I have found that it helps to sometimes just write a script of my characters talking to each other. In scripts, you can't afford to have any wasted lines-- every word uttered has to move the story along somehow. I also find that it helps to read my dialogue aloud-it's even better if I can get a partner who will read it with me. If, as I am reading, the words don't flow easily, something is wrong.

One last thing-- it's okay to use the word "said" as an attributive. I know that we were all taught in school to try to use something more descriptive than "said" but, trust me, "said" is a perfectly good word. It's non-obtrusive and doesn't get in the way of the dialogue. You can do it, because I SAID so.

Sunday, December 17, 2006

If This Is a Mystery, Where's the Stiff?

"I knew right away something was wrong as I hauled my suitcases into the house after being gone for two weeks. It wasn't the fact that my five cats and one dog were all gathered around the door to greet me--that was only to be expected, after all. And it wasn't even the fact that my mail was scattered on the entry hall floor-- David, the man who watches my house while I'm gone tends to just drop my mail and papers on the entry hall floor, leaving me a sea of paper to wade through every time I come home. It wasn't even the smell-- in a house with six animals, one of them extremely elderly, I get used to odd smells. No, I immediately knew something was wrong because at the end of the entry hall I saw a foot with a blue-jeaned leg attached to it. Someone was lying on the floor of my living room. Glancing at the wall I saw splatters of brownish-red, which stood out in stark contrast to my recent "eggshell white" paint job. It's not for nothing that I am a mystery writer. Immediately I realized that there was a body on the floor of my living room, and from the smell and the look of the blood splatters, that body was probably a dead one."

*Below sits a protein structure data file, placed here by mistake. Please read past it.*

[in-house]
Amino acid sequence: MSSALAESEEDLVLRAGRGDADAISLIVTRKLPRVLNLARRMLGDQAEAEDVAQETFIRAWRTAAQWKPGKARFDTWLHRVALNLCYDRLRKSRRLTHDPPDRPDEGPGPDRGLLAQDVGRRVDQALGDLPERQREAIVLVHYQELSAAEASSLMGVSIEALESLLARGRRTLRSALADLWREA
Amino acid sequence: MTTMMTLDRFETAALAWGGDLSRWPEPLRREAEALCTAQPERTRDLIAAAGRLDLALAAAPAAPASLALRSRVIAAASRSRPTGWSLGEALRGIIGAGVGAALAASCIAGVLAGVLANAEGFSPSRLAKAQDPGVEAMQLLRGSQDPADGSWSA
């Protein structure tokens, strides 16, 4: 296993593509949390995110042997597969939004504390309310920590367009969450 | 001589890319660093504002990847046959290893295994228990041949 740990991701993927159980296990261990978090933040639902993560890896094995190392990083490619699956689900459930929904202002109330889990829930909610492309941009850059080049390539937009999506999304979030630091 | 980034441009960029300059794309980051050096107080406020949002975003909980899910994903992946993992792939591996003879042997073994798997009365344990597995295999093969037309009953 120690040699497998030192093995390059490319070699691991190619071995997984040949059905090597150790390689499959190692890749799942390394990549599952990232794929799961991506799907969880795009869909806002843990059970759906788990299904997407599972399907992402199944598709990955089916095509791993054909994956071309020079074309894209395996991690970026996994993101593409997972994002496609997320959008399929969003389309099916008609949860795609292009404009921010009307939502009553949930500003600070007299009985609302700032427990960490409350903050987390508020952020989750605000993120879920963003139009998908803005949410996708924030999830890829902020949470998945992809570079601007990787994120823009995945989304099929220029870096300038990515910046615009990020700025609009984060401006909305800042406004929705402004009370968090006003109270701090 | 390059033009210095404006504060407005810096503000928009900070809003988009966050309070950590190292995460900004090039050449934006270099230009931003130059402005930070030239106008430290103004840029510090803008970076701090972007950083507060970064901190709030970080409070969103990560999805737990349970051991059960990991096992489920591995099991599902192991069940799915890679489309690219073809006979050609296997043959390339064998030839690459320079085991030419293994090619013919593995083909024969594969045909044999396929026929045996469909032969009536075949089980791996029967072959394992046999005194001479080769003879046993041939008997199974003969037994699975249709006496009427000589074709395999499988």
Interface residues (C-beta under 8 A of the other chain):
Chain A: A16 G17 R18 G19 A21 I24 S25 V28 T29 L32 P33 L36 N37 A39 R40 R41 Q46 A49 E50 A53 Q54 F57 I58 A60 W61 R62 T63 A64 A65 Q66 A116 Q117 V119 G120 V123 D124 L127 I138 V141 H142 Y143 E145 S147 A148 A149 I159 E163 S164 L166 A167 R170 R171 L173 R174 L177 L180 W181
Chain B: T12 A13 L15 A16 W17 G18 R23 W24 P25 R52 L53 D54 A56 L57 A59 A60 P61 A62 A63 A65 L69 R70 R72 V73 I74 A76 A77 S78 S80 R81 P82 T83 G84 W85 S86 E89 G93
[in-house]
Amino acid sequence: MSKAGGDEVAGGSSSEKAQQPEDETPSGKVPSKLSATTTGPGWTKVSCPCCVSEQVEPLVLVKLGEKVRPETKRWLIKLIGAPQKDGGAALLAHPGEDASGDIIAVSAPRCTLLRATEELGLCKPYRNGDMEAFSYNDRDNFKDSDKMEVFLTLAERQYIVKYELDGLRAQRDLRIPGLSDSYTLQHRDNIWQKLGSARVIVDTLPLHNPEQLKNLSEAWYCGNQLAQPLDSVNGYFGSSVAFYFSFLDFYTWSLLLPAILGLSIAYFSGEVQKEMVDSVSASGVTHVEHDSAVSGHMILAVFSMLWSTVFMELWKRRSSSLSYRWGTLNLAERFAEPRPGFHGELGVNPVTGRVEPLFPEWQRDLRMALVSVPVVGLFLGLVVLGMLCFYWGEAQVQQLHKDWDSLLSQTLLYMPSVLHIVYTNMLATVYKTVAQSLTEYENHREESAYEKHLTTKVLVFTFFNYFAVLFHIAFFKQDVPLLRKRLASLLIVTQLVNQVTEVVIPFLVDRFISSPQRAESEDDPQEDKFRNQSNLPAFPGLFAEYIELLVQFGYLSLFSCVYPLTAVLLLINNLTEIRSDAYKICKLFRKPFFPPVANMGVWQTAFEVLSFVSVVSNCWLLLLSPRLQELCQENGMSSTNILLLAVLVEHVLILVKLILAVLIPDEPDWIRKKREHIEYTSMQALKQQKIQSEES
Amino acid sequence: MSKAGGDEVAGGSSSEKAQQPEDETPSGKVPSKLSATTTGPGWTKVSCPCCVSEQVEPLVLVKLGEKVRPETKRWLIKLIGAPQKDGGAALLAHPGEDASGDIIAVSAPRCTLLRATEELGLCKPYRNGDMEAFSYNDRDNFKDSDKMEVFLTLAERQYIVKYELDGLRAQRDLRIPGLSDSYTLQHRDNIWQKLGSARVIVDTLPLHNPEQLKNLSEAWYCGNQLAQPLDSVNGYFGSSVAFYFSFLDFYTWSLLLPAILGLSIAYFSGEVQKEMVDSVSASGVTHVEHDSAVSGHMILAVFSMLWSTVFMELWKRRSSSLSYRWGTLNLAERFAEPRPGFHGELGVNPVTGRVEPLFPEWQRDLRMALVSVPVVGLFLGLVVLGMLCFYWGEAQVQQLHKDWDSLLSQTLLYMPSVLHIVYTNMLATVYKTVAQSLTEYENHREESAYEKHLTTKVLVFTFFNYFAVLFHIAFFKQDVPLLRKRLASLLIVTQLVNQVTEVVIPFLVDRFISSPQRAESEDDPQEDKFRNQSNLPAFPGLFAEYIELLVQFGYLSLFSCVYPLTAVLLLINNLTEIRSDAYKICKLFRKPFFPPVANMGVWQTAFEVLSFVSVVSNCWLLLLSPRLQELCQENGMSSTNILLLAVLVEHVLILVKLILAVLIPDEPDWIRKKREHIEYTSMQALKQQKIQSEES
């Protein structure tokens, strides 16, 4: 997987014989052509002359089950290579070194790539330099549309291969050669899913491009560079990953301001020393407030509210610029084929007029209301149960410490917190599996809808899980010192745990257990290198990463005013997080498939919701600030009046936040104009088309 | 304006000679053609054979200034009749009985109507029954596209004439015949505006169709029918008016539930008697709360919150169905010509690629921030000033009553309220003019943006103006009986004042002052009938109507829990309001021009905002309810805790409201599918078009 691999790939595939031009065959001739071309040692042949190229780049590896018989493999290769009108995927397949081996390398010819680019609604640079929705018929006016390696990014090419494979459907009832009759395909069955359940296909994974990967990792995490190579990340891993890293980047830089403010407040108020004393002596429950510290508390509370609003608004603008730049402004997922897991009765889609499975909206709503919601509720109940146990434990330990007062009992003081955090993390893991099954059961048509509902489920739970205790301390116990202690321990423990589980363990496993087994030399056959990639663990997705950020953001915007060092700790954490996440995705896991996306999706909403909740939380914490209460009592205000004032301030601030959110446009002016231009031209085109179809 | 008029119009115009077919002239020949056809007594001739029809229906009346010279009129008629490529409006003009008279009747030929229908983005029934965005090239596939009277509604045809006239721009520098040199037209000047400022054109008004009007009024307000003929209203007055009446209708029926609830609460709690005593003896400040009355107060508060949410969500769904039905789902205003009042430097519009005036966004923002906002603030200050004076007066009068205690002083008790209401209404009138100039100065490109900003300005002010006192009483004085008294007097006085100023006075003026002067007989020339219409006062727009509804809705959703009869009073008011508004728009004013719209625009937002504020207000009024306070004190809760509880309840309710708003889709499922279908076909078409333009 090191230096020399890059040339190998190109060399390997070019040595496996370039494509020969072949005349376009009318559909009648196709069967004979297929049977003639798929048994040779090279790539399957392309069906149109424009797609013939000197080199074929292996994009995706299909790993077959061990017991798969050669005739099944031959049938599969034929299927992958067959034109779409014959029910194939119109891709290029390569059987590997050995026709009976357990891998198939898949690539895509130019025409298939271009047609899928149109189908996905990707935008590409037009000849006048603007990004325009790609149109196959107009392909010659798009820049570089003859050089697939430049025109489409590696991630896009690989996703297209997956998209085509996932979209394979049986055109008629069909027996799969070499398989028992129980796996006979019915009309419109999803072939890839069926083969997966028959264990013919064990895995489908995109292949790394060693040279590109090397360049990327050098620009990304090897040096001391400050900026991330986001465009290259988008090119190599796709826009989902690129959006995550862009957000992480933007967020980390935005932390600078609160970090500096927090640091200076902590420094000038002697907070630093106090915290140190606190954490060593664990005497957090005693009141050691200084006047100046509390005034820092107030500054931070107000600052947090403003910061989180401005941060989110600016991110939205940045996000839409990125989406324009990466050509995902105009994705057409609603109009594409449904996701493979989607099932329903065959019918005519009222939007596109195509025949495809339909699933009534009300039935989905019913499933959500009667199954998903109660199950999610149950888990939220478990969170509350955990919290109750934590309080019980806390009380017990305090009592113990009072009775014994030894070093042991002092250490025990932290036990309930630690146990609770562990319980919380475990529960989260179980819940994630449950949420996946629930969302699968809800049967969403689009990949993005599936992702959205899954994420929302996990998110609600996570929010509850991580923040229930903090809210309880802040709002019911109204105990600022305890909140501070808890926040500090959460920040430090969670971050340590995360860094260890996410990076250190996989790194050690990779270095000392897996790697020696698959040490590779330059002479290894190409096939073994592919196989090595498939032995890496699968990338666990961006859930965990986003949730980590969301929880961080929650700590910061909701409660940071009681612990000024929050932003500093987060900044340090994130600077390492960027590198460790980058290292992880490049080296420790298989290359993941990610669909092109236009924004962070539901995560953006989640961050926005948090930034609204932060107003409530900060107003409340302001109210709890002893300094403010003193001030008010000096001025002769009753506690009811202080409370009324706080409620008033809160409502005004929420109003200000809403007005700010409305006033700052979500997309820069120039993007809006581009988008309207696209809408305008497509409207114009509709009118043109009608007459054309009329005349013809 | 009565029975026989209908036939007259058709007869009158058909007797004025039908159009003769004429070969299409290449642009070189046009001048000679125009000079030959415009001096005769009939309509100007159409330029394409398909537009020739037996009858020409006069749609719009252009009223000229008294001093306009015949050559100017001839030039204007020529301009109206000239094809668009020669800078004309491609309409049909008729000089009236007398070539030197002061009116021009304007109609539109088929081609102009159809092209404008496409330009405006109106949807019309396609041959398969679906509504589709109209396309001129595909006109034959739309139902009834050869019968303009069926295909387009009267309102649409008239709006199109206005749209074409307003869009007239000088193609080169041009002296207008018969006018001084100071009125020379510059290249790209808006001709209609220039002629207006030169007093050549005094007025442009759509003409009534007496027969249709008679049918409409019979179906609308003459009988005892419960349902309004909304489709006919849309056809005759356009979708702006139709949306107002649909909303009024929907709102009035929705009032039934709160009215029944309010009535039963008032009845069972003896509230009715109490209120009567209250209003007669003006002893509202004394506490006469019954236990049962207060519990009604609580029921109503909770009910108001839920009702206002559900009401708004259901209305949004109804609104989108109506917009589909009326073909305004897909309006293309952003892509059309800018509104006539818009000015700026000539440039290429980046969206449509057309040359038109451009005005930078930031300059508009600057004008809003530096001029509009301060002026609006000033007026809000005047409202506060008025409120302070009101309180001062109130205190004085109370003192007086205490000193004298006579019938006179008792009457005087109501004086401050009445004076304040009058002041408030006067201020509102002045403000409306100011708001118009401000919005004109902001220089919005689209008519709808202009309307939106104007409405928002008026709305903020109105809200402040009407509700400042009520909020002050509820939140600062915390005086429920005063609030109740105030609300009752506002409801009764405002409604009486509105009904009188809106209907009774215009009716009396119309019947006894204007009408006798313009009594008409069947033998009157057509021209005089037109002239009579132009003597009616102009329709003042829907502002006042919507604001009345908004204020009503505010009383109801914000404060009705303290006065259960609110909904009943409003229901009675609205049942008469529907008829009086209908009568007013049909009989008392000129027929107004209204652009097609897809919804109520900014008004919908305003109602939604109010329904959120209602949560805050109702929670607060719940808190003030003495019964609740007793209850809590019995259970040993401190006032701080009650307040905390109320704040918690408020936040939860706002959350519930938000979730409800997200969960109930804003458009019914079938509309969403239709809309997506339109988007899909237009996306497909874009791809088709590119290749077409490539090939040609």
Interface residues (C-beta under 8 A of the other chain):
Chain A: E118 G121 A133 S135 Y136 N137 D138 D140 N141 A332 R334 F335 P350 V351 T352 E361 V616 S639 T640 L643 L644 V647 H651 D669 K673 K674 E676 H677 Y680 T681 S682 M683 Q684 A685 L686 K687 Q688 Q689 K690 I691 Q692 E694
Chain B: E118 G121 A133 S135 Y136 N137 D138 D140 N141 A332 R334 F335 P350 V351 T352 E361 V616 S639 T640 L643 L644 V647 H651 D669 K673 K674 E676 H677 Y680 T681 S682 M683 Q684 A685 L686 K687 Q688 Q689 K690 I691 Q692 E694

The beginning paragraphs of your book are like a store display-- you want them to reach out and grab the reader and pull him/her into the story. I have a 100-page rule when I am reading for pleasure-- if I am not completely into the book after 100 pages, I stop reading it because my time is very valuable. When reading manuscripts, the bar is much lower. If the writer hasn't grabbed me within the first five pages, it's a huge blackmark against the submission. I go ahead and skim through the remaining sample pages to see if the weak beginning can be redeemed, but it's really hard to recover from a weak start.

Here's a good rule to remember, "If this is a mystery, where's the stiff?" I ask that because I once had someone submit a manuscript to me that they described as a mystery, but 100 pages into the manuscript, not only were there no dead bodies, but there was no element of suspense whatsoever. One good way to tell if your beginning is NOT a grabber is if you find yourself picking chapters from later in the book to send to the publisher because "that's where it really starts to get good." If your first three chapters are not the ones you are using to try to convince the publisher to offer you a contract, then you probably need to take a good look at the structure of your book. Maybe you need to move the "Really good" chapters up to the beginning.